Family of missing Manchester woman Rania Alayed appeal for information
Does a moorland road hold the vital clue to solving her death?
Traffic thunders at all hours of the day along the A19 as it skirts along the western fringes of the North York Moors en route to and from industrial Teesside.
Yet despite being in full view of passing motorists, police believe that a layby on a fast section of this busy road on the outskirts of the picturesque market town of Thirsk, North Yorkshire, holds the key to finding the body of Rania Alayed.
It is six months since the mother-of-three disappeared from her home in Manchester’s Cheetham Hill but her remains have never been found despite a massive operation involving two police forces, forensic experts and ground and air military search teams across a 19-mile stretch of road.
Yesterday the dead woman’s uncle laid a simple bouquet of flowers close to where detectives are convinced her body was hidden and subsequently moved – possibly in a large suitcase or a rolled up carpet - in the weeks between her disappearance and it being reported to police last summer.
Ali Aydi, originally from Syria had travelled from his home in Lebanon where Ms Alayed’s parents live to describe the anguish of the hunt and urged anyone with information that will help police find her remains to come forward.
He said her parents and children faced an uncertain future and wanted now to give her a dignified burial.
“Rania was taken from us six months ago when she was brutally murdered, in the most beautiful years of her life. She leaves behind three children who face life without her,” he added.
Ms Alayed’s husband, Ahmed Khatib, 33, and his brother Muhanned Mahmood Al Khatib, 38, have been charged with her murder. Another brother, Hussain Al Khatee, 34, has been charged with perverting the course of justice.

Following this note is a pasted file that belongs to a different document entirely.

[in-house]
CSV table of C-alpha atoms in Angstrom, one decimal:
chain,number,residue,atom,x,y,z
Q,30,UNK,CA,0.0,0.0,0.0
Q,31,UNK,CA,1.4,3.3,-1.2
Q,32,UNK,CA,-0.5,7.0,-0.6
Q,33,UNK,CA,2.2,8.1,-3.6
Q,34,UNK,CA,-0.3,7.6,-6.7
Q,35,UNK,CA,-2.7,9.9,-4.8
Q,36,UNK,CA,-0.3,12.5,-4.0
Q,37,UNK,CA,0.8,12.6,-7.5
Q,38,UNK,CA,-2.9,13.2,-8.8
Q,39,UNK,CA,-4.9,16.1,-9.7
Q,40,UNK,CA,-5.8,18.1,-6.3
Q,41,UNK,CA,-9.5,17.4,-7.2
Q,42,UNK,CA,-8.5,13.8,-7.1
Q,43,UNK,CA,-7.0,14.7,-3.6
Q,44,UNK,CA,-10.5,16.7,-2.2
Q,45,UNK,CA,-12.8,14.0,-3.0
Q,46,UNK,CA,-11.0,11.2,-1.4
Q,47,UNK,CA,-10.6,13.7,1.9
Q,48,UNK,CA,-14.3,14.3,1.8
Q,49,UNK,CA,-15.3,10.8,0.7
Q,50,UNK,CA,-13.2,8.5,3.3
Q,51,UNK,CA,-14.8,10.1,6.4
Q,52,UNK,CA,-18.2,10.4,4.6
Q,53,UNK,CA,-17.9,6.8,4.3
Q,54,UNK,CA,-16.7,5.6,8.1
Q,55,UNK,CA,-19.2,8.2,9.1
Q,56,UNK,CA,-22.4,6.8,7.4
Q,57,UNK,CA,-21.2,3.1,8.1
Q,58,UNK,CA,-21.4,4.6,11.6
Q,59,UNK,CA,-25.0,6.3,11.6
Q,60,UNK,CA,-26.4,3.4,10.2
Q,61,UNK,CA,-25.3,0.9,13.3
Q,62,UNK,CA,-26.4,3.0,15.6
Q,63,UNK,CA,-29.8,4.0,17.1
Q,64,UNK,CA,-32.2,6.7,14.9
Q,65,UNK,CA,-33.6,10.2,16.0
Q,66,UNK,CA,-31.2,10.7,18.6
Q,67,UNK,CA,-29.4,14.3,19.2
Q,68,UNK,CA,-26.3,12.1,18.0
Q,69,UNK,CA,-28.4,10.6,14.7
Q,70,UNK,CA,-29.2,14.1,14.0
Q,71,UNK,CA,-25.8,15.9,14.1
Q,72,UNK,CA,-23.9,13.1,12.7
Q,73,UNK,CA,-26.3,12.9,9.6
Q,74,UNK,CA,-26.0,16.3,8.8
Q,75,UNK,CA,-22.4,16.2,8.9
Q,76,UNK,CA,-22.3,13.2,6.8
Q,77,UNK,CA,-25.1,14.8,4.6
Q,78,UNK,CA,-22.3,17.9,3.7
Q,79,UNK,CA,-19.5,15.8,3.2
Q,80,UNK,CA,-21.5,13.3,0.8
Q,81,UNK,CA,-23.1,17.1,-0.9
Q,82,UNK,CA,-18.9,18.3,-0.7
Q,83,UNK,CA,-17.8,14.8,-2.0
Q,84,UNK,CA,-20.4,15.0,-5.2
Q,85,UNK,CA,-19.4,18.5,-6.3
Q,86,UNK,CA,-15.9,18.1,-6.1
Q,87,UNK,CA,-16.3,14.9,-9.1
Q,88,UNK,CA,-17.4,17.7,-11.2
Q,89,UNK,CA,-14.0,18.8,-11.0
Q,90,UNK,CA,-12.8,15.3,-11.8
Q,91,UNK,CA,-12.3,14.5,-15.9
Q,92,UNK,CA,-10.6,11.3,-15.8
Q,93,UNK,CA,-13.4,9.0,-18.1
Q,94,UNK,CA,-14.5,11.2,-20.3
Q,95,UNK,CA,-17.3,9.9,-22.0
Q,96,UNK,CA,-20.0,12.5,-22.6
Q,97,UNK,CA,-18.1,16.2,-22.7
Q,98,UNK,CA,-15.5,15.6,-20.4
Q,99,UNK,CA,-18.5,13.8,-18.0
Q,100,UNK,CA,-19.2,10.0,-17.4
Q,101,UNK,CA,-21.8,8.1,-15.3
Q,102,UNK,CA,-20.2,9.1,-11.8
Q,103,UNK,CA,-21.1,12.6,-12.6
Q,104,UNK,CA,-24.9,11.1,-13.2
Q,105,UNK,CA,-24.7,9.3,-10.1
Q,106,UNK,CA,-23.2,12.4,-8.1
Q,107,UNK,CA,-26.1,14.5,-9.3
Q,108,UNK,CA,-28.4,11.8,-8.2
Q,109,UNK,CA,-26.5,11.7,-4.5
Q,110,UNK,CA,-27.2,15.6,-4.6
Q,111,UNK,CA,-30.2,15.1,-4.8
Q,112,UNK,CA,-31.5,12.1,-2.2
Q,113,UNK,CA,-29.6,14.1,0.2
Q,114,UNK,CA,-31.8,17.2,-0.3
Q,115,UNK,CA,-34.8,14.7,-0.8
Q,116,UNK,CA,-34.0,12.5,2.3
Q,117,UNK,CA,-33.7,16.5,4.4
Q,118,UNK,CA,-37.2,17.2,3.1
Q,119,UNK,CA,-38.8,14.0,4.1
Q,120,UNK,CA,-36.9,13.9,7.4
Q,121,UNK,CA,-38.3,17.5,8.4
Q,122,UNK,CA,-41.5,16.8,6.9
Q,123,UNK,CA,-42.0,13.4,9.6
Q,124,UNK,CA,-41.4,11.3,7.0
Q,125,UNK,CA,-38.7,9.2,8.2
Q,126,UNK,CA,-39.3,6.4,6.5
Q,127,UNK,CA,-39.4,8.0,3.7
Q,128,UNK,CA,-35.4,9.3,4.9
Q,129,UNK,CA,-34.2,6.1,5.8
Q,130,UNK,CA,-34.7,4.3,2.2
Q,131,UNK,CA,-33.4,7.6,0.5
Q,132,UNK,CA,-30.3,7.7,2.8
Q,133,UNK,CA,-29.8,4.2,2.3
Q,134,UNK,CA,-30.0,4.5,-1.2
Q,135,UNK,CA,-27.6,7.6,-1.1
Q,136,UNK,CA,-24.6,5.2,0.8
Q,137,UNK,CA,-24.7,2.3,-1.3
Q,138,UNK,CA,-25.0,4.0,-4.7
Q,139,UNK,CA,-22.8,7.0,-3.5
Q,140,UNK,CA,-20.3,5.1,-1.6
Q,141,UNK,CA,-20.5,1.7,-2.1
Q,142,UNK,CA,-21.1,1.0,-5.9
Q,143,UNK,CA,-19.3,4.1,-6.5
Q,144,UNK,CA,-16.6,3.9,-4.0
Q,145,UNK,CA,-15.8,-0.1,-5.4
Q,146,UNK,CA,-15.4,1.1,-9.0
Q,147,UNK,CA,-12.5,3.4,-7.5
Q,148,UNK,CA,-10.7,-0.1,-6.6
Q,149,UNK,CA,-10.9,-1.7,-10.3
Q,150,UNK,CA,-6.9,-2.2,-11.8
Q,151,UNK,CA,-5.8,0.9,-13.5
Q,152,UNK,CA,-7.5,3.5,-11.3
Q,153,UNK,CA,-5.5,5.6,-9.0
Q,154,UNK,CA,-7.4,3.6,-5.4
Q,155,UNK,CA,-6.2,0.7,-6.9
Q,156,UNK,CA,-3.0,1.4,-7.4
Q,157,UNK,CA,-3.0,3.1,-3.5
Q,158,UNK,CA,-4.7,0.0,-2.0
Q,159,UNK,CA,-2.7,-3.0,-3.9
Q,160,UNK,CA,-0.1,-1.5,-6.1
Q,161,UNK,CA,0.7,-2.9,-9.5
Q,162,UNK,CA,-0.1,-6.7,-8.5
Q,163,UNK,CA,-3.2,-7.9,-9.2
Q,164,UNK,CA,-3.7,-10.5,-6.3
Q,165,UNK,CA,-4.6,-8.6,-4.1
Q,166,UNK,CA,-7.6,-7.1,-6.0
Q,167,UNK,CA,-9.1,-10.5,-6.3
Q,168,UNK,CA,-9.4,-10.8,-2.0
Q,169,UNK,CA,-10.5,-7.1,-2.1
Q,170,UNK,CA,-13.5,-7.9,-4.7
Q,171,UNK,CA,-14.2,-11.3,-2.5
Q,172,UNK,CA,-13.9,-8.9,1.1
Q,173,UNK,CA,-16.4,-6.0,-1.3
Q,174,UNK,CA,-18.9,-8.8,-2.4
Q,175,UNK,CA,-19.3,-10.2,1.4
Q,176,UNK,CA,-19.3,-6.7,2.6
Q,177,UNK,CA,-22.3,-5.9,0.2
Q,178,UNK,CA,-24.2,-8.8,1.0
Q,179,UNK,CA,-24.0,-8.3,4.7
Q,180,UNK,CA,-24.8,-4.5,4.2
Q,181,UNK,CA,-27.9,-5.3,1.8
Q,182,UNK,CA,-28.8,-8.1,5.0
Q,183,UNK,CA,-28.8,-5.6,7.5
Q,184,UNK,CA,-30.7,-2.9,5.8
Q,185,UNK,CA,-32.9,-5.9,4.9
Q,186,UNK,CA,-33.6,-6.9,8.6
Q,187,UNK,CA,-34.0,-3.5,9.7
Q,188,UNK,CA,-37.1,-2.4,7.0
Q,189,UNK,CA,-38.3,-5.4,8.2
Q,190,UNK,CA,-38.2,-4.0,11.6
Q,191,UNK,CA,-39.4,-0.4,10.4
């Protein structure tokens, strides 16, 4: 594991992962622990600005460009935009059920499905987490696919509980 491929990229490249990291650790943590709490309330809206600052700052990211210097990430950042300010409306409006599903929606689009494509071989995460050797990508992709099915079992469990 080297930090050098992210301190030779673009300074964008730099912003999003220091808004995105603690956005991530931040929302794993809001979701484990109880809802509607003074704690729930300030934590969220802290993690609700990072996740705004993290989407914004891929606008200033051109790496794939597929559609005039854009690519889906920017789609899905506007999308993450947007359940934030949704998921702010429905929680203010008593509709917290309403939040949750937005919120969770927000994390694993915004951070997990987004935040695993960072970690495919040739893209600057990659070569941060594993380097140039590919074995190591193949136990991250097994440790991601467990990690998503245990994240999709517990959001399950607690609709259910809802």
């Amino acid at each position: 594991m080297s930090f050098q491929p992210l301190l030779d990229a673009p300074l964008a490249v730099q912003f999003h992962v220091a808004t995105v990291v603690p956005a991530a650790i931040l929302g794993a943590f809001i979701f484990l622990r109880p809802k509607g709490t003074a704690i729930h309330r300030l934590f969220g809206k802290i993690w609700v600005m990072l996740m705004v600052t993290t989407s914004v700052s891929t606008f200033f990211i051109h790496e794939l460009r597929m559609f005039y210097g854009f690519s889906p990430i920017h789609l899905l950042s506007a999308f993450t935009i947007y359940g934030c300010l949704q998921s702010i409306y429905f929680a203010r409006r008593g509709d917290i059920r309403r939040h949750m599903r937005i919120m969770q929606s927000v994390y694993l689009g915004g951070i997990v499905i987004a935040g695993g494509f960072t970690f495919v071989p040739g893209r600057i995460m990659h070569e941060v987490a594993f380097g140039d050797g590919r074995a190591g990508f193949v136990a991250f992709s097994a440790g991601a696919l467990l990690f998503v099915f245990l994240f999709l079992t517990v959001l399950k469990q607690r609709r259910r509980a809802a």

Meanwhile, an Independent Police Complaints Commission investigation is underway into the handling of the case by Greater Manchester Police (GMP) after it emerged that they had been made aware of allegations of violence against Ms Alayed prior to her going missing. They will also probe contacts between Cleveland police and officers in Greater Manchester.
Ms Alayed, who had previously lived in Middlesbrough, moved from her home in Norton in Stockton-On-Tees in January. Former neighbours described her as a “canny lass”, polite but quiet and reserved. Her children used to play with friends in the street.
She was last seen in public in Salford on the evening of 7 June although was not reported missing until nearly a month later. Although her body has not been found, police believe she has been killed.
At the centre of the inquiry is a white Leyland DAF 200 camper van which is believed to have been used to transport her from Manchester back up to the North East and which it is suspected stopped at a layby on the northbound carriageway in the early hours of 8 June.
Some 350 motorists whose vehicles were in the area at the time have received letters from police whilst dozens of officers supported by the Royal Engineers, fly-pasts by RAF jets, police helicopter searches, forensic botanists and forensic archaeologists, ground-penetrating radar and specialist sniffer dogs, have excavated stopping areas.
Yet attempts to find her body have proved unsuccessful and the search was called off in September with detectives saying they would return only when they received information that could provide a more exact location.
Detective Chief Inspector Pete Marsh, of GMP’s major incident team, speaking at the scene said the family had “understandably been desperate for answers”. "It took us three or four weeks before we knew Rania was dead from the time she was killed. We believe her body was brought here. The question I have got to ask is, 'has she been moved in that four-week period'” he said.
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